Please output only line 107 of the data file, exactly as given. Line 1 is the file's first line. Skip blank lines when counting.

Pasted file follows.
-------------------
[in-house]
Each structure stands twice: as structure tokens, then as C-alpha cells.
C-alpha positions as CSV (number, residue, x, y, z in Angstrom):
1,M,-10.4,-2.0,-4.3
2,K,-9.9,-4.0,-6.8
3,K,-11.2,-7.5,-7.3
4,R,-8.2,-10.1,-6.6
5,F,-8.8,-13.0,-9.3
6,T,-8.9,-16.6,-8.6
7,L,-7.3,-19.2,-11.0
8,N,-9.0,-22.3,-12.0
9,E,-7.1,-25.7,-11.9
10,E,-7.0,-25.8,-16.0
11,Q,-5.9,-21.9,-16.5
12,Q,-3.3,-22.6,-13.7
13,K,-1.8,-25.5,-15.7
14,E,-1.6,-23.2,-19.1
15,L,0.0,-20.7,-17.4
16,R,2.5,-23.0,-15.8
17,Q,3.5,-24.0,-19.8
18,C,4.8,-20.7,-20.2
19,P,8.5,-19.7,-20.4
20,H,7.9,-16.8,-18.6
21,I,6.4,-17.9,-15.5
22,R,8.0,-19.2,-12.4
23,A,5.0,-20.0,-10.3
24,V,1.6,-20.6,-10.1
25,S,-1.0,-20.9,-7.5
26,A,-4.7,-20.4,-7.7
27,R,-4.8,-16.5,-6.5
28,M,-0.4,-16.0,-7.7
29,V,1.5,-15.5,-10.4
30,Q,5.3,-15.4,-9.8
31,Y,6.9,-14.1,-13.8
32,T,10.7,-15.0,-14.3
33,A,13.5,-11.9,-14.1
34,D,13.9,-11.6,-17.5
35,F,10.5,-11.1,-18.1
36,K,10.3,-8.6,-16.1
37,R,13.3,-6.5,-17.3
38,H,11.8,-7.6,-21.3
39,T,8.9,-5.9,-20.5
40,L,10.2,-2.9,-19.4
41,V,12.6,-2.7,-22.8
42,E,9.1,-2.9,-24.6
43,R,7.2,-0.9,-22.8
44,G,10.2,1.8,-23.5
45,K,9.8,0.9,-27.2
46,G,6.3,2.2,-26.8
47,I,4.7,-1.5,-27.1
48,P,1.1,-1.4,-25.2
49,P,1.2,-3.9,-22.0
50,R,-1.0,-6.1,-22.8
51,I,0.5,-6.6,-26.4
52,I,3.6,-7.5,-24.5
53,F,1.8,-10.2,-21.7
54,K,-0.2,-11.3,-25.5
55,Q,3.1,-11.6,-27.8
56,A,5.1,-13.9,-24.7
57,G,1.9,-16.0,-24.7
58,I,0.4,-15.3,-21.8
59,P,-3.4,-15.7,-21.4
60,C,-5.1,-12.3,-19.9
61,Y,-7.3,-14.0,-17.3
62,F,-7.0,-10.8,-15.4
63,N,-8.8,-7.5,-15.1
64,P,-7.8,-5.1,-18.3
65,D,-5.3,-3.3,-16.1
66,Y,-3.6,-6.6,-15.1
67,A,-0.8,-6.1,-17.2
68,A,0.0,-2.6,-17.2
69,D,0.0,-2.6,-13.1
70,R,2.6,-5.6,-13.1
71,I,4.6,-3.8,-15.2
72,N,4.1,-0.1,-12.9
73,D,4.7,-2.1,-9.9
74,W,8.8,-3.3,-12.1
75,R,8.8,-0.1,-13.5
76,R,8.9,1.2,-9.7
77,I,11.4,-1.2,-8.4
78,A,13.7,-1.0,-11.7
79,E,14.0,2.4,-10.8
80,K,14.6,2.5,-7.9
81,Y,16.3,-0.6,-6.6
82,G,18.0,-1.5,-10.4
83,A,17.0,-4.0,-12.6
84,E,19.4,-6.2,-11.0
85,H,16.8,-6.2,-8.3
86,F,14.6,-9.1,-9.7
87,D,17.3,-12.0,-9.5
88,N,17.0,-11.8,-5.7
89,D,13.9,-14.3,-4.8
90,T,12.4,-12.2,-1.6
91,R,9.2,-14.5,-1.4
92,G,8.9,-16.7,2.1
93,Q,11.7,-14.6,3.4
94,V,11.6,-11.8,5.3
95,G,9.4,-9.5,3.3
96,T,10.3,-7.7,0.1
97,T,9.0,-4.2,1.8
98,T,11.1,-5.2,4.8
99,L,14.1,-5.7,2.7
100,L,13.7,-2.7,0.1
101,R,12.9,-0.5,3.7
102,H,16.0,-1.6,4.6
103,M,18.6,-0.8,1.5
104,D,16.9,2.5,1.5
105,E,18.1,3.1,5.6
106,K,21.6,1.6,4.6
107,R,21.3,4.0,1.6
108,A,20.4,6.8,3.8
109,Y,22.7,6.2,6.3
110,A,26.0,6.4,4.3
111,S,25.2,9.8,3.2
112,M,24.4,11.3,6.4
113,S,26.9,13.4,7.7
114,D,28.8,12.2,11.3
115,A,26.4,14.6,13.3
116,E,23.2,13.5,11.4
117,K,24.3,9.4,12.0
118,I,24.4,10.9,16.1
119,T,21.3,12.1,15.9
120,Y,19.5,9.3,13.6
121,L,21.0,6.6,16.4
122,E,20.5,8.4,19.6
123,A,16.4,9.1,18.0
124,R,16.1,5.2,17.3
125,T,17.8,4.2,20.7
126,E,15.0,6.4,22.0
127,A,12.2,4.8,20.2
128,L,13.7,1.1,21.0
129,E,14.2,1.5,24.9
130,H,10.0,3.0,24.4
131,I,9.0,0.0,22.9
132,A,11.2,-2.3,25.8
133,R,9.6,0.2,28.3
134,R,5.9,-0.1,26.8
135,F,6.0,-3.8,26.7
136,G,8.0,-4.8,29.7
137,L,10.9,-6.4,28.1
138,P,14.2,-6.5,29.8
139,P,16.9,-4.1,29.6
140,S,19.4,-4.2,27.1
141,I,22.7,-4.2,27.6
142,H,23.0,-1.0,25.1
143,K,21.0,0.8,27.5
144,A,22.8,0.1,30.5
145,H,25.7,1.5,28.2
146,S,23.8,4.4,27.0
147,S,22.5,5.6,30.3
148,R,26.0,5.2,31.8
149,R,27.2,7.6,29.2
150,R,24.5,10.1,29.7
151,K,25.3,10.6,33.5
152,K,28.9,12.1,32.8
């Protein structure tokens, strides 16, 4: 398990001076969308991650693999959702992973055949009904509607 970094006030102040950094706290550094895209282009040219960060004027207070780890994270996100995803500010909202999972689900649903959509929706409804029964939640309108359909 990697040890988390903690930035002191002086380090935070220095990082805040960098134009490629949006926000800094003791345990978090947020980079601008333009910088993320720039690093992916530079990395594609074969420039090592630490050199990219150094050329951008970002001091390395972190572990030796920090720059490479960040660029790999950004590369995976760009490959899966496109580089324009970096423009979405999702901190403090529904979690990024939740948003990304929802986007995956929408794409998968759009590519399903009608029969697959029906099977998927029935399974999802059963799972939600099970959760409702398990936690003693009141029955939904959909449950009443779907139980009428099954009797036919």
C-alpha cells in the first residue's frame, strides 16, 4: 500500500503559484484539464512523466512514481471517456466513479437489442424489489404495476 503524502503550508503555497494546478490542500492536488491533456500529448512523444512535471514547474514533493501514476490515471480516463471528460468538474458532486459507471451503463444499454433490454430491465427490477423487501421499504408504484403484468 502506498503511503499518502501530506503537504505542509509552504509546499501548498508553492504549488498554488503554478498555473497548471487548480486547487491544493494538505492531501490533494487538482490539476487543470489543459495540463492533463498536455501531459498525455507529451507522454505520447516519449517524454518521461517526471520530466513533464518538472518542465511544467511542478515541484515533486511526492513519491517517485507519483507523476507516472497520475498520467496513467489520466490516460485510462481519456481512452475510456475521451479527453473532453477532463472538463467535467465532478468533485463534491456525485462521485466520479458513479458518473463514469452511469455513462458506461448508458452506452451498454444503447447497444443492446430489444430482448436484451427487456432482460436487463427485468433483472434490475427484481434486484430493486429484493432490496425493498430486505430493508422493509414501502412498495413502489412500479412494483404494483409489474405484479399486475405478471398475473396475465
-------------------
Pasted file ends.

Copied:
104,D,16.9,2.5,1.5